Culture

The preview for 'Neil Diamond: Hot August Night III.'

WOUB-HD to Broadcast ‘Neil Diamond: Hot August Night III’ Sept. 22

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Neil Diamond is perhaps one of the most prolific hit songwriters of the 21st Century. He’s responsible for the hits one may associate with him, such as “Sweet Caroline,” “Song Sung Blue,” “Cherry, Cherry,” and dozens of others – but he’s also the man behind The Monkees’ “I’m a Believer,” and “A Little Bit Me, a Little Bit You,”; UB40’s “Red Red Wine,”; Urge Overkill’s “Girl You’ll Be a Woman Soon,” and many other tunes made popular by other artists.

On Saturday, September 22 at 8 p.m. WOUB-HD will broadcast Neil Diamond: Hot August Nights III, Diamond’s 2012 return to Los Angeles’ Greek Theater, where he first recorded his smash 1972 hit, live double album Hot August Night. The special features nearly all of the songs that Diamond is beloved for, including some that other people made more famous.

While Diamond is incredibly prolific, and honorable alone in the fact that he started his career largely as a songwriter for the legendary Brill Building; he is also perhaps one of the most denigrated figures in pop culture history – largely for the portion of his career that Hot August Night represents.

The cover of Neil Diamond’s first “Hot August Night” live album. (Amazon.com)

“(Neil Diamond) started out as a songwriter, and I think that he wanted to be an accepted singer-songwriter by any means necessary,” Eddie Ashworth, associate professor in Ohio University’s School of Media Arts and Studies, said. Ashworth is a three decade-plus veteran music producer, and his areas of expertise include the recording industry, song and lyric composition, sound design, history of popular music, and analog audio assessment. “It was the late ‘60s and early ‘70s, which the prime era of the singer-songwriter, so he had a lot of competition, and I think that he just discovered that he had a natural flare of showmanship. The more he adopted that persona, the more successful his career became.”

Ashworth said he sees Diamond as more fully taking on the over-the-top persona that he is besmirched for around the time that Diamond signed to Uni Records in 1968.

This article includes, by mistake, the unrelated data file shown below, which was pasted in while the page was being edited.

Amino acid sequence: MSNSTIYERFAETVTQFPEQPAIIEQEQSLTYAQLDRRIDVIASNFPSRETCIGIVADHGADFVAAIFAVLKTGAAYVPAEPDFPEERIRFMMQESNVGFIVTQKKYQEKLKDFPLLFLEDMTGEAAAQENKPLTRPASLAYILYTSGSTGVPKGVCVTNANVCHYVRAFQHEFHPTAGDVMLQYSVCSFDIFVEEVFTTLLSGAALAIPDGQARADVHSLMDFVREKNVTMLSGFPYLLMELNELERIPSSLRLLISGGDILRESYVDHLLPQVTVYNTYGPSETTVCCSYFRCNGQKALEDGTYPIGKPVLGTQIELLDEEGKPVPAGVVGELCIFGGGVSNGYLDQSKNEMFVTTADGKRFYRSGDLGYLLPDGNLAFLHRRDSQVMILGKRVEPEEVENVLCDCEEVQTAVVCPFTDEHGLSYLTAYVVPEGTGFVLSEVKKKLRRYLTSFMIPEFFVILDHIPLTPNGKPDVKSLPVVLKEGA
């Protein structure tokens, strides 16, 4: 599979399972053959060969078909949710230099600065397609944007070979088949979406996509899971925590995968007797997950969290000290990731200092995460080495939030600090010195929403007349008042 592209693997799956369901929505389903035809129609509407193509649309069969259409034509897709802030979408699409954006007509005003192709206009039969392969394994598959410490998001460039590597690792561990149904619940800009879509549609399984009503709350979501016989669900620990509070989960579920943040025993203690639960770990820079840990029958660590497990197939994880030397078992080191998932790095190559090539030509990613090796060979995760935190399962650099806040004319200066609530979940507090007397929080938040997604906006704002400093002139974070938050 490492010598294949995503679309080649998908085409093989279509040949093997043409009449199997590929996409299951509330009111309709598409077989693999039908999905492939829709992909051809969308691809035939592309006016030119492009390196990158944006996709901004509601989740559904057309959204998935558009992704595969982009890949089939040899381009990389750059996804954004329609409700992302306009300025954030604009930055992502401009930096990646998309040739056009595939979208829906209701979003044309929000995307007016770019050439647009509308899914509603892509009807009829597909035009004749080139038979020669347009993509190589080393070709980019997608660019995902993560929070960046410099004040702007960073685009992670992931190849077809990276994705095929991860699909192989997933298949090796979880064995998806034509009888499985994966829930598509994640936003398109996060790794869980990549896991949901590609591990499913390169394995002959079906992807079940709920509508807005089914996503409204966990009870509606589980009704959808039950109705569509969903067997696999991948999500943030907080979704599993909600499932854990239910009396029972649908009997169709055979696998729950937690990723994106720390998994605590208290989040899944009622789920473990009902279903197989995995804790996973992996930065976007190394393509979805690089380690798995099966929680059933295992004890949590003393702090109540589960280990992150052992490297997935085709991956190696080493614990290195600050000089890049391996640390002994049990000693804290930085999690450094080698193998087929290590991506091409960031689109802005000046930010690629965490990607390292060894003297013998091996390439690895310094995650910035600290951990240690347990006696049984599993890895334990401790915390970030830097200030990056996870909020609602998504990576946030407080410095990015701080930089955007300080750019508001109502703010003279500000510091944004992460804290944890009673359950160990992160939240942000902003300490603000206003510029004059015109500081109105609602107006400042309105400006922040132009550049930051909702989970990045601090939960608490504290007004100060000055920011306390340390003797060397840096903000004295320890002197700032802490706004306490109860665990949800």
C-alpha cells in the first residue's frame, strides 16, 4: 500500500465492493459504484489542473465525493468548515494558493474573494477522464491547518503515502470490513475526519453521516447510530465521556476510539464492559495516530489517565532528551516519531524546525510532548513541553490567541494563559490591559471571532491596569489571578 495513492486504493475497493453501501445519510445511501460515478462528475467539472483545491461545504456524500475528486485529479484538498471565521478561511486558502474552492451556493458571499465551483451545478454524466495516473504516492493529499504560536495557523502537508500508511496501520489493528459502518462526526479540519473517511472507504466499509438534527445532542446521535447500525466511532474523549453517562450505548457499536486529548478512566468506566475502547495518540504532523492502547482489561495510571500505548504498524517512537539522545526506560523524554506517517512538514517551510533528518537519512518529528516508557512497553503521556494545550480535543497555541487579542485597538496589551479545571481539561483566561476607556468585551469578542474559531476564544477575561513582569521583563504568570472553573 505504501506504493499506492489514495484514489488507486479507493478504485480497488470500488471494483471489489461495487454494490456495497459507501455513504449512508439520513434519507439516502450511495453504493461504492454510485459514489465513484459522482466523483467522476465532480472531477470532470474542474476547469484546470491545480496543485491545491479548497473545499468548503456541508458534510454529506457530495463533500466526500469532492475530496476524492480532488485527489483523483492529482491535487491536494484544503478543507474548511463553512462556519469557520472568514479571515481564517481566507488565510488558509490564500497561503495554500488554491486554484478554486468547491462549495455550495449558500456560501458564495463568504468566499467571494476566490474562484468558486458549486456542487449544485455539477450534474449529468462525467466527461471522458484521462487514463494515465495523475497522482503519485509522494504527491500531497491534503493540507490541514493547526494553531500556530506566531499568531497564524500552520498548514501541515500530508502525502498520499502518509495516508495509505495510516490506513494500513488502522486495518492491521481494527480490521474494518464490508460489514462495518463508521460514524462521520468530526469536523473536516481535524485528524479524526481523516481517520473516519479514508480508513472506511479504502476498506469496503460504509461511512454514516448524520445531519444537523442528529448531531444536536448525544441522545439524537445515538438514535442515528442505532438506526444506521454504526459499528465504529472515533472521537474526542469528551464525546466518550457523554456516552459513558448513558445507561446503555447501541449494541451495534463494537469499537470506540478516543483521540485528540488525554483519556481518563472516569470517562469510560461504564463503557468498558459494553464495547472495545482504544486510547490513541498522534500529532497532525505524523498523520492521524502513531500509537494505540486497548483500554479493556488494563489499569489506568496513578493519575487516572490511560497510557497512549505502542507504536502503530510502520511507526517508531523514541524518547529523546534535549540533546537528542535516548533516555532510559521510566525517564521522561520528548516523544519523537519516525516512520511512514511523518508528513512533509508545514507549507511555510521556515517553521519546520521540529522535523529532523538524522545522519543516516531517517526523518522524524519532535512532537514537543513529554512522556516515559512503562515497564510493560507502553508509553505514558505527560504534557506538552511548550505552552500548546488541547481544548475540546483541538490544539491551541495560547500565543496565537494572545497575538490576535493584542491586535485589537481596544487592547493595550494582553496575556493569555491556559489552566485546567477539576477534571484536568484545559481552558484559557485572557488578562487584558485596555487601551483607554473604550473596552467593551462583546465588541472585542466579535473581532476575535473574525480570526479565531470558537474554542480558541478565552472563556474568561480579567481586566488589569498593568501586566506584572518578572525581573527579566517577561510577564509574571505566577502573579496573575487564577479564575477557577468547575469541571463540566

“They (Uni Records) were willing to promote him in that way. (…) He was a complete showman, like a mini Elvis Presley who wrote all these great songs and could perform them, and I feel like that is sort of where he became a sort of Vegas showman kind of guy, and that is where he found his greatest success,” Ashworth said.

It’s worth noting that the Hot August Night series (Hot August Night II was released in 1987,) originated in a string of 10 sold-out concerts that Diamond performed at the Greek Theater, a feat that Ashworth referred to as “pretty much unheard of.”

Neil Diamond’s “Hot August Night II” (1987). (Amazon.com)

“(Hot August Night) is a record that crystallizes that moment in time in Diamond’s career, when he and his band of crack session musicians could sell out a venue as an artist, for better or for worse. The performance is as much about him as a showman as it is about him as an artist,” Ashworth said. “When the record came out, a lot of people liked it. It got good reviews and bad reviews, but one of the takes was that it was kind of cheesy. It was sort of like a Vegas show and it played to the sort of superficial aspects of popular music performance and that is what made him successful, that is when his career started to really take off. It’s easy to pigeonhole him as a showbiz hack because of that.”

In many ways, “Hot August Night,” and all the connotations that it brought to Diamond’s career, was just what worked best for the singer-songwriter.

“It’s not my favorite aspect of his career, although I heard it a lot when I was younger because I was forced to because it was everywhere,” Ashworth said. “But it wasn’t hard to listen to because the songs are really good, even if the stage banter in between the songs is ridiculous. It did put a stigma on him at the time, and put the focus on the more superficial and shallow aspects of his career.”